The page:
Another Lambert co-write is the emotional “Over You” written with Shelton about the death of his brother Richie when he was 24 and Shelton only 14 (he died in a car accident). They wrote the track in his honor as to say you may be in heaven but you’re still a part of our lives. They took the approach of crafting the song more as a break-up ballad than a song of death, which aids in its universal appeal but makes it easy to forget the overall message they are trying to convey. I also would’ve liked a more traditional production but the emotion in Lambert’s vocal saves the song from being slightly below what it could’ve been. Not surprisingly, it’s being downloaded like crazy on iTunes and is likely the second single from the project.

Her other moment of collaboration with Shelton is their duet “Better In The Long Run.” Pinned by Ashley Monroe, Lady Antebellum’s Charles Kelley, and Gordie Sampson, it features Shelton’s most committed vocal in years. While not up to the iconic nature of country’s legendary duet-pairings, it’s still above average, and works as their first serious duet together.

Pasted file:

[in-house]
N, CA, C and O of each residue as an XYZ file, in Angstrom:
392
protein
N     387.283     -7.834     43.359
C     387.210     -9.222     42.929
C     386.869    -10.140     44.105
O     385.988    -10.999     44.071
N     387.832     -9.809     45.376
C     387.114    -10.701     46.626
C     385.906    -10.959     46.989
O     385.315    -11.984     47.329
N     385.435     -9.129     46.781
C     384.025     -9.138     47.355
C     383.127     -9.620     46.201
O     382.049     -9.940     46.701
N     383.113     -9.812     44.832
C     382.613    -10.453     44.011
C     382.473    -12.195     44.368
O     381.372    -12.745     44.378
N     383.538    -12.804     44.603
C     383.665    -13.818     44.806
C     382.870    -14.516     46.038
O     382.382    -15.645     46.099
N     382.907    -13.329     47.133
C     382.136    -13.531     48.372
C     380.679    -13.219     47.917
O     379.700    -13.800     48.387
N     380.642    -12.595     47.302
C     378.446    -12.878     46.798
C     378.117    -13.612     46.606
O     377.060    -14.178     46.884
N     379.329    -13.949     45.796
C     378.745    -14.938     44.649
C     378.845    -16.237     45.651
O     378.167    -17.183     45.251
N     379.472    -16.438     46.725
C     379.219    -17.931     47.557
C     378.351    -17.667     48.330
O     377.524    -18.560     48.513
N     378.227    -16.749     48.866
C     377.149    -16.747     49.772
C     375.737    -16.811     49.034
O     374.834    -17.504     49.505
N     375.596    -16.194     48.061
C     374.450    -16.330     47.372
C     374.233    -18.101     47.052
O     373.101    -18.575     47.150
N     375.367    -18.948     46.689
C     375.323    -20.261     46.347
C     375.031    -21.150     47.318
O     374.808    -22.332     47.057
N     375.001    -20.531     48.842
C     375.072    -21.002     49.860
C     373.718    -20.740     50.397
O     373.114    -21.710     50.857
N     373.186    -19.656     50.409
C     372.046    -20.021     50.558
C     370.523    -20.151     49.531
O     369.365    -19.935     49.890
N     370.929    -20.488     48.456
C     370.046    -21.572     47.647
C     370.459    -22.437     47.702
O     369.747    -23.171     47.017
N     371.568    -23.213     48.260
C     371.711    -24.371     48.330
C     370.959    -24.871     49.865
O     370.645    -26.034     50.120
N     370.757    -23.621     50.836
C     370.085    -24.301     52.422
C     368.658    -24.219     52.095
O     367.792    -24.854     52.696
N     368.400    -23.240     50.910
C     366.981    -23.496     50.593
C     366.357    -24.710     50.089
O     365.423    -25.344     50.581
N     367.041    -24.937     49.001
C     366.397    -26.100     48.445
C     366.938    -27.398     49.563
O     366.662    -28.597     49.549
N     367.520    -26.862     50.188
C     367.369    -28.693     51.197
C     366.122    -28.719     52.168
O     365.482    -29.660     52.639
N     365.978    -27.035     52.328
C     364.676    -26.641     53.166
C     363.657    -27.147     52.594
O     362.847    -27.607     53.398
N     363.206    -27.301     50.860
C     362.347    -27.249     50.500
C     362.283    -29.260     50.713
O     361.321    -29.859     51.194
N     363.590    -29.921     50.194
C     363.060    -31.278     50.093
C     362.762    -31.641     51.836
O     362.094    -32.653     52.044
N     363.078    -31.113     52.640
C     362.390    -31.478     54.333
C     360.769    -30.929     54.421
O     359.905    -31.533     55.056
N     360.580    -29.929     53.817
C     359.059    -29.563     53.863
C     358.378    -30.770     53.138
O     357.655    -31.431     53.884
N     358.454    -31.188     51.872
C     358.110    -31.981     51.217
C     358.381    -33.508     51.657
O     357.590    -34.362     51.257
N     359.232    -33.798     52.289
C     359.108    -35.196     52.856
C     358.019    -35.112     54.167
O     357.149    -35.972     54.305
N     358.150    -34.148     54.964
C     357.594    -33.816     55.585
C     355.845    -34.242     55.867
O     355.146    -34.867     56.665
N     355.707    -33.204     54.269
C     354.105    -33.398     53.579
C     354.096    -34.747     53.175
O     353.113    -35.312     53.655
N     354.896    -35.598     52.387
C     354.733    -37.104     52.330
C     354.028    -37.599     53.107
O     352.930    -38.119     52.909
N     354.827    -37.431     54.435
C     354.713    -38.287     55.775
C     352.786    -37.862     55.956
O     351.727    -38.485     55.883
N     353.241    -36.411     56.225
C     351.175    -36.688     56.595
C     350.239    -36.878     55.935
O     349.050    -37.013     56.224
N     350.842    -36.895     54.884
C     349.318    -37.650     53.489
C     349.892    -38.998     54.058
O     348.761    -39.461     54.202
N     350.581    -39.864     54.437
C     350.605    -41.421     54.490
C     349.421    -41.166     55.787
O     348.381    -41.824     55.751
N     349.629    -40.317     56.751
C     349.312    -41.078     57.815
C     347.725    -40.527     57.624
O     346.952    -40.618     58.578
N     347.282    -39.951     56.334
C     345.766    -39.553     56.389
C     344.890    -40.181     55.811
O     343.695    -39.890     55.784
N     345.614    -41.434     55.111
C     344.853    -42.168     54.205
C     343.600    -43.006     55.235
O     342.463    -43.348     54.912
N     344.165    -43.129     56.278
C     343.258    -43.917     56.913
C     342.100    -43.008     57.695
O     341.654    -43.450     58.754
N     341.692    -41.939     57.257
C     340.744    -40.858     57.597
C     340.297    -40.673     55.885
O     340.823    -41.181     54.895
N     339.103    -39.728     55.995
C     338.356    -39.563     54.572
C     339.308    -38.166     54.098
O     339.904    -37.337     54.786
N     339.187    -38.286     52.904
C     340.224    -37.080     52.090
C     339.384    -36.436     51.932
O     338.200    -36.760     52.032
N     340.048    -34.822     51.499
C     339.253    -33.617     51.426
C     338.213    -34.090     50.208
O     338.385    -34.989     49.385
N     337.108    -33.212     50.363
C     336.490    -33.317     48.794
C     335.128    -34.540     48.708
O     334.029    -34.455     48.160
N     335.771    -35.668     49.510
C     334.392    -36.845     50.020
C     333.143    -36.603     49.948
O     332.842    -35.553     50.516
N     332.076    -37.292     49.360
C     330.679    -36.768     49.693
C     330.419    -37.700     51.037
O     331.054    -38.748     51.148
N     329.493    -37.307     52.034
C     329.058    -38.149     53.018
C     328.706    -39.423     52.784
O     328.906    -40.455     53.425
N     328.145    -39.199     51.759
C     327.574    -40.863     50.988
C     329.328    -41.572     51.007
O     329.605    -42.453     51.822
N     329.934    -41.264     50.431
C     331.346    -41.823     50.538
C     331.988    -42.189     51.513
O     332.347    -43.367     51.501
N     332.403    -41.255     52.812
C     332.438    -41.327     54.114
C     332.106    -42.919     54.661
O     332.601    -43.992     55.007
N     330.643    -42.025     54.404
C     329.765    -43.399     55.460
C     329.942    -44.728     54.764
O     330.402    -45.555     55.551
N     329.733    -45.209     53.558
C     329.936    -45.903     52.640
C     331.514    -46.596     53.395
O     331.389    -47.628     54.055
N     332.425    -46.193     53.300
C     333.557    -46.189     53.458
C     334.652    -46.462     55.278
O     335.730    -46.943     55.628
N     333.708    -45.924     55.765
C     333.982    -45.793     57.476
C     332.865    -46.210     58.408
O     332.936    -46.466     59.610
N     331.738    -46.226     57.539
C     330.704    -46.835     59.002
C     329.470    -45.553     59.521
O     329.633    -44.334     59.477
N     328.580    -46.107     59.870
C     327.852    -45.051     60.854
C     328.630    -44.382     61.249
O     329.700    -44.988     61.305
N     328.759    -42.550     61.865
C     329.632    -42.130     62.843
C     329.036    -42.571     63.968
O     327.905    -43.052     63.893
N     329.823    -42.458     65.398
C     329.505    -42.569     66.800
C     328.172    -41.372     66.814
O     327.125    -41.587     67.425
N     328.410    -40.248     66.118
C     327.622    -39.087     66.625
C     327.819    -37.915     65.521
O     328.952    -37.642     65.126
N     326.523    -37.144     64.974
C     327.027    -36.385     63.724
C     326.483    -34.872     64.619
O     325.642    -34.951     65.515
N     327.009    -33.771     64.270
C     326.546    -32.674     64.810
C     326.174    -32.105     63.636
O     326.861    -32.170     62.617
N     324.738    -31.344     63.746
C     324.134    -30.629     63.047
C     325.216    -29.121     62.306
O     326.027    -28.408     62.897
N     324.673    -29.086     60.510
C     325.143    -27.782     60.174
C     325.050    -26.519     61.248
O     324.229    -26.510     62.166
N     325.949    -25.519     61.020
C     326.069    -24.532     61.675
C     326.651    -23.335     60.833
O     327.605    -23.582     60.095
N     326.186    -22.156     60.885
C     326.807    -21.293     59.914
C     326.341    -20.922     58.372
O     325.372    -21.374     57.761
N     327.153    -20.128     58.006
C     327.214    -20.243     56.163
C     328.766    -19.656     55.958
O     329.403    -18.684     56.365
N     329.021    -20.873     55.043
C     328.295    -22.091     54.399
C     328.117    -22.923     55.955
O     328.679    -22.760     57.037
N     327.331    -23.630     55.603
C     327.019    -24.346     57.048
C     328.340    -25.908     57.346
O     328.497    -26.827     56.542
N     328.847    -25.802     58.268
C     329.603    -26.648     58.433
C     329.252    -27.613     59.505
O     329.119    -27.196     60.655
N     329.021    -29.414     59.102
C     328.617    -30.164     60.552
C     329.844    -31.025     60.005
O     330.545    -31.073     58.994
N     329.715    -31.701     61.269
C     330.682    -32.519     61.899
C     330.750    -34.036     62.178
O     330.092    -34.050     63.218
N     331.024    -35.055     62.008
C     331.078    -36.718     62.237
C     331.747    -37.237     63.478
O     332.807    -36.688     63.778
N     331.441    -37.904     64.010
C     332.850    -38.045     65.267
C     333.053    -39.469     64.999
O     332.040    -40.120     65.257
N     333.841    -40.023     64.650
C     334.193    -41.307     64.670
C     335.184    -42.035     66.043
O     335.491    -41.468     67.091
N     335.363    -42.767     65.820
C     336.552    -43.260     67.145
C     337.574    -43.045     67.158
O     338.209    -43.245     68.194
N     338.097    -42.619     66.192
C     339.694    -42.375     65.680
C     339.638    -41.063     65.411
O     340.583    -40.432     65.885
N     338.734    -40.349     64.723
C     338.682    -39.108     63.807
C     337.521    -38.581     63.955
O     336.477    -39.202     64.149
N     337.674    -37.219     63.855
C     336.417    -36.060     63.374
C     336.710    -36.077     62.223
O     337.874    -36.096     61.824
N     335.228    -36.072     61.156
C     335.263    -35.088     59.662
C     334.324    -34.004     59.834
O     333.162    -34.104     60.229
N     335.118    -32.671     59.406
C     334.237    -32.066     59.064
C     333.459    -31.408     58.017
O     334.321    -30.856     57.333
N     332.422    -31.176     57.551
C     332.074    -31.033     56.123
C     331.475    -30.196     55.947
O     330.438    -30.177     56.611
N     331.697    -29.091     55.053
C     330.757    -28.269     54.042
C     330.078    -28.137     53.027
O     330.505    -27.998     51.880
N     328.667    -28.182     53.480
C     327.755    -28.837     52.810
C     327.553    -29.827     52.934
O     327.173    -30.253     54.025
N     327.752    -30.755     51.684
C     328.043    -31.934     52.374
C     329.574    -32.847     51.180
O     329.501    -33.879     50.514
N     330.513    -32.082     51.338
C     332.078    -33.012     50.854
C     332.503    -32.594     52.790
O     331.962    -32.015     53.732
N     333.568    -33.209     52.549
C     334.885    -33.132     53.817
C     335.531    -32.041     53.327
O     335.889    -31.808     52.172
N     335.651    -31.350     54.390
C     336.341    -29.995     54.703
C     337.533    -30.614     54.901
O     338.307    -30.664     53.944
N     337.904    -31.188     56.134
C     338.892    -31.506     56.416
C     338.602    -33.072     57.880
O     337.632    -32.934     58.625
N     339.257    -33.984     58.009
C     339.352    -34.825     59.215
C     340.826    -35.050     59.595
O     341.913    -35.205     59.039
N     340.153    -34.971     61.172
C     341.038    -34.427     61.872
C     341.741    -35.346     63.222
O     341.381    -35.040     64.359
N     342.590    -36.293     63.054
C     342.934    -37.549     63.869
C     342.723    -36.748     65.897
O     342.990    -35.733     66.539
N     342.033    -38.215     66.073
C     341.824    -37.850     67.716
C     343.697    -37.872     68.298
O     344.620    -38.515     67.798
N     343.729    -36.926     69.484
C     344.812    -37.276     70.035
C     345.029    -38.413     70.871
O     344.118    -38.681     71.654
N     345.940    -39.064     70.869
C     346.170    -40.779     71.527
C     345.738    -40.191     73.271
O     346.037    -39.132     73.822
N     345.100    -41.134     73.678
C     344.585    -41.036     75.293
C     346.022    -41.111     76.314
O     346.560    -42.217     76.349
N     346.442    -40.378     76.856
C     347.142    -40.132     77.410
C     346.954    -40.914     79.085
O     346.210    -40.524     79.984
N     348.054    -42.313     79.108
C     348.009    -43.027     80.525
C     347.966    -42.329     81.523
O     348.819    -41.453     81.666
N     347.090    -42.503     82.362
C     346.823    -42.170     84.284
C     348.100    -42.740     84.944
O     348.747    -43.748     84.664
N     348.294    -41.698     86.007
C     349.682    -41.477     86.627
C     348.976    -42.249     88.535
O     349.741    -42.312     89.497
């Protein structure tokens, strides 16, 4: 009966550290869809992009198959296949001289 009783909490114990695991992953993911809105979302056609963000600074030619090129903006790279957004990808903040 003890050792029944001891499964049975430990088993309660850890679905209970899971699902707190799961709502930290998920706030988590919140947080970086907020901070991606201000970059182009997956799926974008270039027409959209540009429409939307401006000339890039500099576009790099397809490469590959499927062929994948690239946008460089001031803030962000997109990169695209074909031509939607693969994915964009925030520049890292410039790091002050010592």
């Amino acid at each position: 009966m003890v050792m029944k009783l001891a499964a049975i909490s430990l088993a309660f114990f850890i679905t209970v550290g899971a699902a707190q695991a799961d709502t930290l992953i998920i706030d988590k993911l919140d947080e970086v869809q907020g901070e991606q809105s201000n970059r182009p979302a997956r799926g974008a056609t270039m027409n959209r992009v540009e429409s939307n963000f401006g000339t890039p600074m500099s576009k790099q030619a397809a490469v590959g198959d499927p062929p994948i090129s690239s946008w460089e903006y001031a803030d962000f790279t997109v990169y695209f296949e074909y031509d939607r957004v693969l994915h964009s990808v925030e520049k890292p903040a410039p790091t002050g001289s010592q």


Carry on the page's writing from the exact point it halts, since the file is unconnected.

Lambert takes the liberty of pinning two of the album’s ballads solo, her way of making sure she can still write a great song on her own. I love the sweeping nature of “Safe,” a song she wrote about her feelings towards Shelton, but was taken aback by “Dear Diamond.” It’s a great lyric and all, and I love Patty Loveless’s harmony vocal, but I wasn’t expecting the song to be a ballad. With its biting lyrics, I thought it would have a bit more drive.